365 days. 52 weeks. 12 months. All equivalent to one calendar year and if you’re anything like me, you spend as many of those days, weeks, and months reading and drinking tea.
I wanted to share my best reads of the year, one book for each month. Although some months I enjoyed more than one good book, I decided this would be a better approach because this post could end up being really long. If I’ve reviewed the book on the blog I’ll link the review in case you want to read it (will open in another window). I’ll share a quote and briefly summarize why I think the book is outstanding. If I might add, every one of these books, I’d easily read again in the future. I’m including a few honorable mentions some of them were re-reads but I figured good books should be shared even if they’ve been read before.
MARY BARTON by Elizabeth Gaskell (classics)
“Come, Alice. Don’t fret yoursel for e’er a trifle wrong said here or there. See! I’ve put th’ kettle on, and Mary shall ha’ a dish o’ tea in no time.”
At first this book seems very somber, there seems to be tragedy and hardship at every turn for the poor working class people, including Mary and John, her father. But Gaskell’s ability to convey and emote love, compassion and kindness in characters deeply affected me while reading this book. She reminded me of what it means to be large hearted, caring and selfless. This was my first five-star read of the year and put Gaskell on my list of favorite authors.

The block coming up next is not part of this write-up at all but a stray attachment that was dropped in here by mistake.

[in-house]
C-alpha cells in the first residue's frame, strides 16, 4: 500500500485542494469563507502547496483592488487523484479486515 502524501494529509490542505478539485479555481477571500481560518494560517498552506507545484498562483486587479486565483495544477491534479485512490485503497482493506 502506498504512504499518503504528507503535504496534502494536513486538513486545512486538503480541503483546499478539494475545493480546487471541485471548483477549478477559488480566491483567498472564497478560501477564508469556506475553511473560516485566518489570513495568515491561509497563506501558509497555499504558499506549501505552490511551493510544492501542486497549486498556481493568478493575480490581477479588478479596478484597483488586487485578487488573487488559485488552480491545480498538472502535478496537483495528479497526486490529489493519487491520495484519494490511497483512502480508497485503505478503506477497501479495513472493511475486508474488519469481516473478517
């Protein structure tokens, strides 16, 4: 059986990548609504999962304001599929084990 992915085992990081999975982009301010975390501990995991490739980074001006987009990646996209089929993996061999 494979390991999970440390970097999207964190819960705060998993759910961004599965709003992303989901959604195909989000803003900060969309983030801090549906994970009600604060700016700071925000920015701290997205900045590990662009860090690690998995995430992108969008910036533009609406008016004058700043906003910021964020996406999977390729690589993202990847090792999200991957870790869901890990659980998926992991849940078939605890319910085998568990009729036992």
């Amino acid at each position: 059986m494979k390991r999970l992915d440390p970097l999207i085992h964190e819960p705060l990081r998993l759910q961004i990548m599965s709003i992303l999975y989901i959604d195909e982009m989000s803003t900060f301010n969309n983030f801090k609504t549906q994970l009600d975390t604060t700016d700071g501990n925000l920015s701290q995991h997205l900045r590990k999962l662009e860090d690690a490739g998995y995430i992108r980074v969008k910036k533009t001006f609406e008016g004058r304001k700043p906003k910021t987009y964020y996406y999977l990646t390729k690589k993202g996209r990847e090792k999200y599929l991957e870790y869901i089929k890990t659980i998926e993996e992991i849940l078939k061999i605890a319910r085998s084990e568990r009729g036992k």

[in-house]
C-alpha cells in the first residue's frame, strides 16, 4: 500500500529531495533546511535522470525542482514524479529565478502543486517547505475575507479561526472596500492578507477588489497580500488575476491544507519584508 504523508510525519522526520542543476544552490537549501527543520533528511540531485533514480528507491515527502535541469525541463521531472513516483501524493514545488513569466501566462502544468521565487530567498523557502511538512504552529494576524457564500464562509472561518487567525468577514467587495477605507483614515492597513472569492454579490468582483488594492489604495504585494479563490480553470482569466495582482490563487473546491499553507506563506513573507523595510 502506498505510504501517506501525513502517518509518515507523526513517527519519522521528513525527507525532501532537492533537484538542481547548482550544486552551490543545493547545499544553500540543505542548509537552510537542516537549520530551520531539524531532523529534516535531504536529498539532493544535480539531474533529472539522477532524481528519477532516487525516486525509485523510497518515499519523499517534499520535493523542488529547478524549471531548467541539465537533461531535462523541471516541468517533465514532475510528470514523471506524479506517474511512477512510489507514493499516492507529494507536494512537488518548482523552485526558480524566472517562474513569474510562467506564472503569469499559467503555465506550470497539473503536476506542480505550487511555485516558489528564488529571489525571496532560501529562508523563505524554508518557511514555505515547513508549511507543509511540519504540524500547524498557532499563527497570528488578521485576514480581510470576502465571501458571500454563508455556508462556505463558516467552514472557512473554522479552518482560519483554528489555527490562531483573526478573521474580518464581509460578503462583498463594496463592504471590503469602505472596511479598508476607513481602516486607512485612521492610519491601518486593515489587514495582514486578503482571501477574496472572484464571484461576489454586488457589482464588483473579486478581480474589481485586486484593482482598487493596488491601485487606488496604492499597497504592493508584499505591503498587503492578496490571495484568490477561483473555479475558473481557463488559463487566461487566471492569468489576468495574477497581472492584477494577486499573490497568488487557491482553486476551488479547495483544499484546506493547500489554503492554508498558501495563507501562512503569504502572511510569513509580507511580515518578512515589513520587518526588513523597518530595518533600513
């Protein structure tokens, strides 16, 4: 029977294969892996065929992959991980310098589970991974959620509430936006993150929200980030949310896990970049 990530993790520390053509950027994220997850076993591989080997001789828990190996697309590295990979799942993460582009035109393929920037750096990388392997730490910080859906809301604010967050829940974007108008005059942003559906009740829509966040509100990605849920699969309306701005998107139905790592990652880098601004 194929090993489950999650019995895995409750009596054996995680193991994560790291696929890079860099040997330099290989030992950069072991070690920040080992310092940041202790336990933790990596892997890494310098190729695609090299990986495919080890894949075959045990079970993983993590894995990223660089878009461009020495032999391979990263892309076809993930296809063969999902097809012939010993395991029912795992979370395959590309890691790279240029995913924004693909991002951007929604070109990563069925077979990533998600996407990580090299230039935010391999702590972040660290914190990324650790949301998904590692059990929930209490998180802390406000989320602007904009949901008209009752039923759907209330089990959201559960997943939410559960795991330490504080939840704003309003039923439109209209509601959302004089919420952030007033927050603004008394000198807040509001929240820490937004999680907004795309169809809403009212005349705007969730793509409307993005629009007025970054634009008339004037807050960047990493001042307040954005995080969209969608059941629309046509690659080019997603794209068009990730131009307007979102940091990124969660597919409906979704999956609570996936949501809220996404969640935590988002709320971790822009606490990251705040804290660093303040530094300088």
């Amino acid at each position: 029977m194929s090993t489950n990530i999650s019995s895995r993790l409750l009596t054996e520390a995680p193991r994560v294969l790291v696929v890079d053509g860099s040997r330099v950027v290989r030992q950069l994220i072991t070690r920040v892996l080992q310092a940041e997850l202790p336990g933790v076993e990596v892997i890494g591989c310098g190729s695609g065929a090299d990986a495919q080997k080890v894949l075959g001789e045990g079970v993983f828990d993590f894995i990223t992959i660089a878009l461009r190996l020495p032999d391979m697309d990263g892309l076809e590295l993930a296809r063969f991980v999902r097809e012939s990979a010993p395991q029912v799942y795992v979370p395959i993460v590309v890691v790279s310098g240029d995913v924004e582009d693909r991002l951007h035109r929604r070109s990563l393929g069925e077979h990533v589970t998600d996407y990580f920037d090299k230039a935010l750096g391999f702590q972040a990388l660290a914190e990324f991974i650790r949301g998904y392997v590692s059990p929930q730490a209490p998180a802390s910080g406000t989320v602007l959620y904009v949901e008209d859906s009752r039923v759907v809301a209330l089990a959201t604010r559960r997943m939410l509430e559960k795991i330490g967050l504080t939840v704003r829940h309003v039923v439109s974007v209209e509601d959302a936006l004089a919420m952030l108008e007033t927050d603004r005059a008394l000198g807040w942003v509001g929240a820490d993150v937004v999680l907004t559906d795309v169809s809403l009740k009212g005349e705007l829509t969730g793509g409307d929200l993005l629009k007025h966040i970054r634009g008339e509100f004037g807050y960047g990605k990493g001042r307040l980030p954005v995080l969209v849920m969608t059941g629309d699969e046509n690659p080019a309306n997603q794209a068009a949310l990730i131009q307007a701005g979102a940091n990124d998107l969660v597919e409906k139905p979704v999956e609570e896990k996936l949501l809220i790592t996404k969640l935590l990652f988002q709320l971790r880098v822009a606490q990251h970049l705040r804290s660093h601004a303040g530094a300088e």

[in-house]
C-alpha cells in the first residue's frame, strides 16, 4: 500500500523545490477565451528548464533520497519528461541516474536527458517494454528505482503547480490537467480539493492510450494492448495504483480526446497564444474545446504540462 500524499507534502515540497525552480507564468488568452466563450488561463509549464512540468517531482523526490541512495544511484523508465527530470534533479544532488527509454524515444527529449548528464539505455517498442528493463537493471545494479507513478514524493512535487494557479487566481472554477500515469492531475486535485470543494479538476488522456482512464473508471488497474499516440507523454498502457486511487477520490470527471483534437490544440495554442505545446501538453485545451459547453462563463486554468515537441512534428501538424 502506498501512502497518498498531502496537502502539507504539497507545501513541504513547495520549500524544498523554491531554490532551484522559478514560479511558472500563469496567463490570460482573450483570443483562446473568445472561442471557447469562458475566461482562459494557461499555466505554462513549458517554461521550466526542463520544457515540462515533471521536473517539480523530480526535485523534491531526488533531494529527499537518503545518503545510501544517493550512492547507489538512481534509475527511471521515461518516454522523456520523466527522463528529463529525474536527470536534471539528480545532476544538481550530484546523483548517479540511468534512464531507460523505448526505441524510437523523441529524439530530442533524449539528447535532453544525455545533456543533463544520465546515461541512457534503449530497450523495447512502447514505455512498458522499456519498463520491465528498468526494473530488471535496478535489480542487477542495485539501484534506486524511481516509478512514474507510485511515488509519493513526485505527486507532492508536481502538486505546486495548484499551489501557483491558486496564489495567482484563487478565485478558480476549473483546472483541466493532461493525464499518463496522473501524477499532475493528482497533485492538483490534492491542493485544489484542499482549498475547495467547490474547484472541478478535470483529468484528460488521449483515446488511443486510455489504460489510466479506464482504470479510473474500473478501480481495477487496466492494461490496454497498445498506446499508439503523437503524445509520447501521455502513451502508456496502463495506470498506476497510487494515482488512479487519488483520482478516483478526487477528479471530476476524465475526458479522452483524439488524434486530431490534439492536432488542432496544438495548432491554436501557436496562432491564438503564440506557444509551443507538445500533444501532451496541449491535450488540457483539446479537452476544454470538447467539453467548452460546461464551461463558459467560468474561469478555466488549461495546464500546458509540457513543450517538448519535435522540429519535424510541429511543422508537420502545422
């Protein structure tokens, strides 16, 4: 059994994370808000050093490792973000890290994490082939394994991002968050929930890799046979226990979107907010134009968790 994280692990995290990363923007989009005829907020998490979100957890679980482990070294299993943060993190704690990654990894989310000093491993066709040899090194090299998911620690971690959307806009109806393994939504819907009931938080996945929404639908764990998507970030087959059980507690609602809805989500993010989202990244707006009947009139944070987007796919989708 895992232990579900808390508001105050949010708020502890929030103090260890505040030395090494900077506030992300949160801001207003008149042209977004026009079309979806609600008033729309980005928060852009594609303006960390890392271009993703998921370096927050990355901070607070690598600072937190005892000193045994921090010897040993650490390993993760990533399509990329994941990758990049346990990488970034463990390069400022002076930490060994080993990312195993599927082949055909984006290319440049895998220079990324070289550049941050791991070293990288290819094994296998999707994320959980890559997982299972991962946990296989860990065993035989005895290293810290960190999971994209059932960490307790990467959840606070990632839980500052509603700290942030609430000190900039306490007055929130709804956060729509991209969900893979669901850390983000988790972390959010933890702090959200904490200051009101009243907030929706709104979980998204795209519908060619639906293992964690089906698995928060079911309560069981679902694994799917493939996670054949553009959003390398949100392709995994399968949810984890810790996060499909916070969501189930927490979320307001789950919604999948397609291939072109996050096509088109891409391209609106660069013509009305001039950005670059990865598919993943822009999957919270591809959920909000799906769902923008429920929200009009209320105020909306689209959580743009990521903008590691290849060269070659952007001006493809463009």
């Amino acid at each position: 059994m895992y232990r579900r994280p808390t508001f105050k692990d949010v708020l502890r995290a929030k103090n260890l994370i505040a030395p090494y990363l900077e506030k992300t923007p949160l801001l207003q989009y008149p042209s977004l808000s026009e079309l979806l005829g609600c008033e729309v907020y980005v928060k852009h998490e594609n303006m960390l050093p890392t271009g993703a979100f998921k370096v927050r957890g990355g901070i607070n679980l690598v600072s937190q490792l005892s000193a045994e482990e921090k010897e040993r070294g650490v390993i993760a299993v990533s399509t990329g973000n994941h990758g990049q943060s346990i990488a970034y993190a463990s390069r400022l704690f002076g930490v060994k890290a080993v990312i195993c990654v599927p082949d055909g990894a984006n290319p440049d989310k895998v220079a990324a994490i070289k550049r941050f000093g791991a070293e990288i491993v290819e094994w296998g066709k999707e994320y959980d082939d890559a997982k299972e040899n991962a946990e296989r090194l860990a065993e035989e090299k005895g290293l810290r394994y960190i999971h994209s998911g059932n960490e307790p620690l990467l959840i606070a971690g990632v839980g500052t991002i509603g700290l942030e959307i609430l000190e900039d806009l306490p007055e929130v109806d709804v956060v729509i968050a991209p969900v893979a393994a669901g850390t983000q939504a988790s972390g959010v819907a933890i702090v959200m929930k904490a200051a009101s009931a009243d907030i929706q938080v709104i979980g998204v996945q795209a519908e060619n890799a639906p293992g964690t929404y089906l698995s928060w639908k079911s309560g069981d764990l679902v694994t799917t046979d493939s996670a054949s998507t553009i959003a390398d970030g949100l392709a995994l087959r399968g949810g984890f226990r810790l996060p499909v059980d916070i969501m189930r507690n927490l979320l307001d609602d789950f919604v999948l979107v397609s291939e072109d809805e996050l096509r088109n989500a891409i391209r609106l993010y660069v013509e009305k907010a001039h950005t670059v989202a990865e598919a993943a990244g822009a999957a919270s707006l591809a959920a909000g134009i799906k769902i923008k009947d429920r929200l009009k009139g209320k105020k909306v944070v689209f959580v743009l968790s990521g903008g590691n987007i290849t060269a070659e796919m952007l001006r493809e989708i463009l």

INCIDENTS IN THE LIFE OF A SLAVE GIRL by Harriet Jacobs (non–fiction)
MIDDLEMARCH by George Eliot (classics)
Eliot’s cast of characters, their circumstances, their lives, choices and challenges, were so multifaceted and humanly honest, it became very easy to be swept up into their lives, peering into their thoughts and emotional struggles. Each character offered some nuance, contributing something to the story, I can’t imagine any of them being left out. The opportunity for more comparisons and contrasts in personalities, relationships, decisions and the consequences abound. I seriously had a book hangover when I finished. Oh, I forgot to mention, Middlemarch convinced me that annotating was a MUST.
JANE OF AUSTIN : A NOVEL OF SWEET TEA & SENSIBILITY by Hillary Manton Logde (fiction)
Honorable mention: The Age of Innocence by Edith Wharton (classics)
BOARDWALK SUMMER by Meredith Jaeger (historical fiction)
I always enjoy a good historical fiction read, especially when the author offers you an early copy to read and review. Told in alternating POVs from past and present, Violent and Marisol are two characters who won’t be stopped by men who try to bully them into silence and submission.